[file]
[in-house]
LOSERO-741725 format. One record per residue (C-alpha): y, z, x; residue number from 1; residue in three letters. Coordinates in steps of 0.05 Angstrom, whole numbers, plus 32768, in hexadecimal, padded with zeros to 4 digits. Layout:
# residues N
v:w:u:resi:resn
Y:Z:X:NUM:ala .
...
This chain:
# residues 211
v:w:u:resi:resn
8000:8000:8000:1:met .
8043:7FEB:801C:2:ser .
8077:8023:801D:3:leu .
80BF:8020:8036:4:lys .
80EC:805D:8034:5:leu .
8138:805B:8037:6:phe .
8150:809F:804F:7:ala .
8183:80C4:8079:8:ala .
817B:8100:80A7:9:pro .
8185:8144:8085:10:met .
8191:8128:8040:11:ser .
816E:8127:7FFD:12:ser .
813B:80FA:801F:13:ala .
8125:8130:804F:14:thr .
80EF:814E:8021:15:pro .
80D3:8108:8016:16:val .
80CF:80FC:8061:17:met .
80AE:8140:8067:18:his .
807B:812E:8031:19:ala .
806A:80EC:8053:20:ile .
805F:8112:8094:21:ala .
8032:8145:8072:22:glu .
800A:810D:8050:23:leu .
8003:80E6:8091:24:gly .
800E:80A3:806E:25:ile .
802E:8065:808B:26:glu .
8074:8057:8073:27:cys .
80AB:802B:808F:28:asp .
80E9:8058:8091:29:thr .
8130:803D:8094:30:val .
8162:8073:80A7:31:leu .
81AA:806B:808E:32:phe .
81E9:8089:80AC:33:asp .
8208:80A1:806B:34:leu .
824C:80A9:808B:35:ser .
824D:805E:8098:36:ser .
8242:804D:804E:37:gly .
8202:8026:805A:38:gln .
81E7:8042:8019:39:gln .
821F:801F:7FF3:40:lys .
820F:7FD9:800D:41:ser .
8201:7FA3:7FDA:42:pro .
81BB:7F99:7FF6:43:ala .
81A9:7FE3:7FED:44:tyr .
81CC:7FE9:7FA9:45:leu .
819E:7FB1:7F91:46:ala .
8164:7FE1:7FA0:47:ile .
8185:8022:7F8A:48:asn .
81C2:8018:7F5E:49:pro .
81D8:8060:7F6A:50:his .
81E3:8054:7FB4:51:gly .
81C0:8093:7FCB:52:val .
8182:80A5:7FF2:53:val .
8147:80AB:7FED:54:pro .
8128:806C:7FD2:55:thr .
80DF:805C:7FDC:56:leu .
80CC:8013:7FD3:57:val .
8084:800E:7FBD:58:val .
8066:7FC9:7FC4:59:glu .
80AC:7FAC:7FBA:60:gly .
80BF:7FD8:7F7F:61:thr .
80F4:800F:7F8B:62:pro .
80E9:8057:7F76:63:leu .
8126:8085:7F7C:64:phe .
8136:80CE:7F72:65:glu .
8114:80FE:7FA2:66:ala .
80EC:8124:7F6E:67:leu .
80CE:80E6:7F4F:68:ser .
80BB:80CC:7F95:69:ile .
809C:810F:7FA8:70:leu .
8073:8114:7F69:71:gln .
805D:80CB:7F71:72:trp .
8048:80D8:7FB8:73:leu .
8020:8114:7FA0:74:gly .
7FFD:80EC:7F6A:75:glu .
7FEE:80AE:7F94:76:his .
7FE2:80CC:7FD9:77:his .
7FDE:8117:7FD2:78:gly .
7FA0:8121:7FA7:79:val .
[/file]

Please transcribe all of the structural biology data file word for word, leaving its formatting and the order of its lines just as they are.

[in-house]
LOSERO-741725 format. One record per residue (C-alpha): y, z, x; residue number from 1; residue in three letters. Coordinates in steps of 0.05 Angstrom, whole numbers, plus 32768, in hexadecimal, padded with zeros to 4 digits. Layout:
# residues N
v:w:u:resi:resn
Y:Z:X:NUM:ala .
...
This chain:
# residues 211
v:w:u:resi:resn
8000:8000:8000:1:met .
8043:7FEB:801C:2:ser .
8077:8023:801D:3:leu .
80BF:8020:8036:4:lys .
80EC:805D:8034:5:leu .
8138:805B:8037:6:phe .
8150:809F:804F:7:ala .
8183:80C4:8079:8:ala .
817B:8100:80A7:9:pro .
8185:8144:8085:10:met .
8191:8128:8040:11:ser .
816E:8127:7FFD:12:ser .
813B:80FA:801F:13:ala .
8125:8130:804F:14:thr .
80EF:814E:8021:15:pro .
80D3:8108:8016:16:val .
80CF:80FC:8061:17:met .
80AE:8140:8067:18:his .
807B:812E:8031:19:ala .
806A:80EC:8053:20:ile .
805F:8112:8094:21:ala .
8032:8145:8072:22:glu .
800A:810D:8050:23:leu .
8003:80E6:8091:24:gly .
800E:80A3:806E:25:ile .
802E:8065:808B:26:glu .
8074:8057:8073:27:cys .
80AB:802B:808F:28:asp .
80E9:8058:8091:29:thr .
8130:803D:8094:30:val .
8162:8073:80A7:31:leu .
81AA:806B:808E:32:phe .
81E9:8089:80AC:33:asp .
8208:80A1:806B:34:leu .
824C:80A9:808B:35:ser .
824D:805E:8098:36:ser .
8242:804D:804E:37:gly .
8202:8026:805A:38:gln .
81E7:8042:8019:39:gln .
821F:801F:7FF3:40:lys .
820F:7FD9:800D:41:ser .
8201:7FA3:7FDA:42:pro .
81BB:7F99:7FF6:43:ala .
81A9:7FE3:7FED:44:tyr .
81CC:7FE9:7FA9:45:leu .
819E:7FB1:7F91:46:ala .
8164:7FE1:7FA0:47:ile .
8185:8022:7F8A:48:asn .
81C2:8018:7F5E:49:pro .
81D8:8060:7F6A:50:his .
81E3:8054:7FB4:51:gly .
81C0:8093:7FCB:52:val .
8182:80A5:7FF2:53:val .
8147:80AB:7FED:54:pro .
8128:806C:7FD2:55:thr .
80DF:805C:7FDC:56:leu .
80CC:8013:7FD3:57:val .
8084:800E:7FBD:58:val .
8066:7FC9:7FC4:59:glu .
80AC:7FAC:7FBA:60:gly .
80BF:7FD8:7F7F:61:thr .
80F4:800F:7F8B:62:pro .
80E9:8057:7F76:63:leu .
8126:8085:7F7C:64:phe .
8136:80CE:7F72:65:glu .
8114:80FE:7FA2:66:ala .
80EC:8124:7F6E:67:leu .
80CE:80E6:7F4F:68:ser .
80BB:80CC:7F95:69:ile .
809C:810F:7FA8:70:leu .
8073:8114:7F69:71:gln .
805D:80CB:7F71:72:trp .
8048:80D8:7FB8:73:leu .
8020:8114:7FA0:74:gly .
7FFD:80EC:7F6A:75:glu .
7FEE:80AE:7F94:76:his .
7FE2:80CC:7FD9:77:his .
7FDE:8117:7FD2:78:gly .
7FA0:8121:7FA7:79:val .